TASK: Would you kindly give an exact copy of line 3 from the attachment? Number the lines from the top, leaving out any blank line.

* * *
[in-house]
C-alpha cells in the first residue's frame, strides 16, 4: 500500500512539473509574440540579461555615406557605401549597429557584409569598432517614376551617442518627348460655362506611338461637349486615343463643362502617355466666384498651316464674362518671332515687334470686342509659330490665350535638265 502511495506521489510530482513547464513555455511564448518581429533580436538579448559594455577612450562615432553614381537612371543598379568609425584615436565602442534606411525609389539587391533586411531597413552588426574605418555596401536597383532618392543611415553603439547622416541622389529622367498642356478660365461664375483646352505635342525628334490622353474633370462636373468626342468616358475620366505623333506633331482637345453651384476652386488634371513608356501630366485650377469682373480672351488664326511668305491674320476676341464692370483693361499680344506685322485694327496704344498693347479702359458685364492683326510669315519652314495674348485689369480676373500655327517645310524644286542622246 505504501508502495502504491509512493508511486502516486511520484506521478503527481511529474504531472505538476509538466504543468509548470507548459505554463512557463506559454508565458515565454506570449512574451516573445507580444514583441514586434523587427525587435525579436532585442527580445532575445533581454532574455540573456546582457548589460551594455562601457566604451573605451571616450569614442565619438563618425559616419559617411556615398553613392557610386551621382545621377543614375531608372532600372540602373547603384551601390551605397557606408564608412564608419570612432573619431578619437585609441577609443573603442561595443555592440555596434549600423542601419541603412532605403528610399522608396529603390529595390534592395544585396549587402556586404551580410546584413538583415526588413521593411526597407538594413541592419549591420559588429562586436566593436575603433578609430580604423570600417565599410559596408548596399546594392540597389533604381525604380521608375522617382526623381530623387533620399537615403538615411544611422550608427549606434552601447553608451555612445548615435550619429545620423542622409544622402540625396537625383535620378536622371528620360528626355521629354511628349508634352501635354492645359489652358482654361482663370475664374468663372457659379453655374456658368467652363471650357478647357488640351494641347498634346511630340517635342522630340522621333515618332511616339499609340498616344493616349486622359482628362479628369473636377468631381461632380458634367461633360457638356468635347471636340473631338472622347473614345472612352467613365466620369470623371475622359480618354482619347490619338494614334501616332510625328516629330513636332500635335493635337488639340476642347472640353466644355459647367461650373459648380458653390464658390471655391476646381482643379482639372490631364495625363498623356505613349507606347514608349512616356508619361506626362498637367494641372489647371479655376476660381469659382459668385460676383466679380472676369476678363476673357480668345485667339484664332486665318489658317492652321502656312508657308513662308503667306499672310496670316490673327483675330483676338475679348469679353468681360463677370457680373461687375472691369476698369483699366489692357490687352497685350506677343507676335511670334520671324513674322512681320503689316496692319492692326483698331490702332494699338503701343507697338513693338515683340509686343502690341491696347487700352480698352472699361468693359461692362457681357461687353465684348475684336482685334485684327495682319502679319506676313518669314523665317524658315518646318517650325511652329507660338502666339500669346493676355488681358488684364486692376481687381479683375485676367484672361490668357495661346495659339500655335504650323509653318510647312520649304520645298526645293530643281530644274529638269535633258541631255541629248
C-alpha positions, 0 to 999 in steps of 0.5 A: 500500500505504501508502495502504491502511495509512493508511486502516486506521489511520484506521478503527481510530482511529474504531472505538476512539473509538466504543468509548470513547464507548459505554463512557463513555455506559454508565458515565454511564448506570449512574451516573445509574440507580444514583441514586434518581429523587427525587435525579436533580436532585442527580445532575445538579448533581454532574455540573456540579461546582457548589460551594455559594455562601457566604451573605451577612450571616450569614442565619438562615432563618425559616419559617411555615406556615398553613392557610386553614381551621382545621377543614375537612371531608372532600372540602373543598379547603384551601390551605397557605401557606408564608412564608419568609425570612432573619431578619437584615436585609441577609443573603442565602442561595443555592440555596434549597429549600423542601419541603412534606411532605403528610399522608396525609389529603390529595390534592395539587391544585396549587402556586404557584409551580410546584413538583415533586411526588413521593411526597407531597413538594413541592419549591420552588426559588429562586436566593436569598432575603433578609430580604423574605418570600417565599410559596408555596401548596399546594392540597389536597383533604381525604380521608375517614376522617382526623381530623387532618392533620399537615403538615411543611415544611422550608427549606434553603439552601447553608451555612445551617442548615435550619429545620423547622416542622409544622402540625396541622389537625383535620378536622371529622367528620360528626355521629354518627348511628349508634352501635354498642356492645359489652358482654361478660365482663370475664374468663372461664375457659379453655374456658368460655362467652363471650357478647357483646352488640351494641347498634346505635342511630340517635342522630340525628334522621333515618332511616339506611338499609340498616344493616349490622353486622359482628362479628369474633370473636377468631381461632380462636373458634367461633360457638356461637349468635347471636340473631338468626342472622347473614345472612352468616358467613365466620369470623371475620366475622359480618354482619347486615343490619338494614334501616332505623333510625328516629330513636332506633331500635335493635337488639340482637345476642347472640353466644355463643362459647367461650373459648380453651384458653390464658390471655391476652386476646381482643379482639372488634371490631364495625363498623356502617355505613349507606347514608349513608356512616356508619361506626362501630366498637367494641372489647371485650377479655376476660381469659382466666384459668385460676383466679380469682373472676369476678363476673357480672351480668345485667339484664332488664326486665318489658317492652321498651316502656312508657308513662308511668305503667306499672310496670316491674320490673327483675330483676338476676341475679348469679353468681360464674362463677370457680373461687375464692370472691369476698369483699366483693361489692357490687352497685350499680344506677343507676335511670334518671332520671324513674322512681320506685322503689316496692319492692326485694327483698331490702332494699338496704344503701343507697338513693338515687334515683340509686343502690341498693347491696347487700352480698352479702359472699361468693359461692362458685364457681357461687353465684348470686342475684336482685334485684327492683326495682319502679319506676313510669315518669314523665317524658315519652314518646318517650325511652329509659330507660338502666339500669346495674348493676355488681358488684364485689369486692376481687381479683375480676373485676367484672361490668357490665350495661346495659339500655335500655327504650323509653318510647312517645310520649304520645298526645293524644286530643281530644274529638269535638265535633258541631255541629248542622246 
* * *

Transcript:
C-alpha positions, 0 to 999 in steps of 0.5 A: 500500500505504501508502495502504491502511495509512493508511486502516486506521489511520484506521478503527481510530482511529474504531472505538476512539473509538466504543468509548470513547464507548459505554463512557463513555455506559454508565458515565454511564448506570449512574451516573445509574440507580444514583441514586434518581429523587427525587435525579436533580436532585442527580445532575445538579448533581454532574455540573456540579461546582457548589460551594455559594455562601457566604451573605451577612450571616450569614442565619438562615432563618425559616419559617411555615406556615398553613392557610386553614381551621382545621377543614375537612371531608372532600372540602373543598379547603384551601390551605397557605401557606408564608412564608419568609425570612432573619431578619437584615436585609441577609443573603442565602442561595443555592440555596434549597429549600423542601419541603412534606411532605403528610399522608396525609389529603390529595390534592395539587391544585396549587402556586404557584409551580410546584413538583415533586411526588413521593411526597407531597413538594413541592419549591420552588426559588429562586436566593436569598432575603433578609430580604423574605418570600417565599410559596408555596401548596399546594392540597389536597383533604381525604380521608375517614376522617382526623381530623387532618392533620399537615403538615411543611415544611422550608427549606434553603439552601447553608451555612445551617442548615435550619429545620423547622416542622409544622402540625396541622389537625383535620378536622371529622367528620360528626355521629354518627348511628349508634352501635354498642356492645359489652358482654361478660365482663370475664374468663372461664375457659379453655374456658368460655362467652363471650357478647357483646352488640351494641347498634346505635342511630340517635342522630340525628334522621333515618332511616339506611338499609340498616344493616349490622353486622359482628362479628369474633370473636377468631381461632380462636373458634367461633360457638356461637349468635347471636340473631338468626342472622347473614345472612352468616358467613365466620369470623371475620366475622359480618354482619347486615343490619338494614334501616332505623333510625328516629330513636332506633331500635335493635337488639340482637345476642347472640353466644355463643362459647367461650373459648380453651384458653390464658390471655391476652386476646381482643379482639372488634371490631364495625363498623356502617355505613349507606347514608349513608356512616356508619361506626362501630366498637367494641372489647371485650377479655376476660381469659382466666384459668385460676383466679380469682373472676369476678363476673357480672351480668345485667339484664332488664326486665318489658317492652321498651316502656312508657308513662308511668305503667306499672310496670316491674320490673327483675330483676338476676341475679348469679353468681360464674362463677370457680373461687375464692370472691369476698369483699366483693361489692357490687352497685350499680344506677343507676335511670334518671332520671324513674322512681320506685322503689316496692319492692326485694327483698331490702332494699338496704344503701343507697338513693338515687334515683340509686343502690341498693347491696347487700352480698352479702359472699361468693359461692362458685364457681357461687353465684348470686342475684336482685334485684327492683326495682319502679319506676313510669315518669314523665317524658315519652314518646318517650325511652329509659330507660338502666339500669346495674348493676355488681358488684364485689369486692376481687381479683375480676373485676367484672361490668357490665350495661346495659339500655335500655327504650323509653318510647312517645310520649304520645298526645293524644286530643281530644274529638269535638265535633258541631255541629248542622246 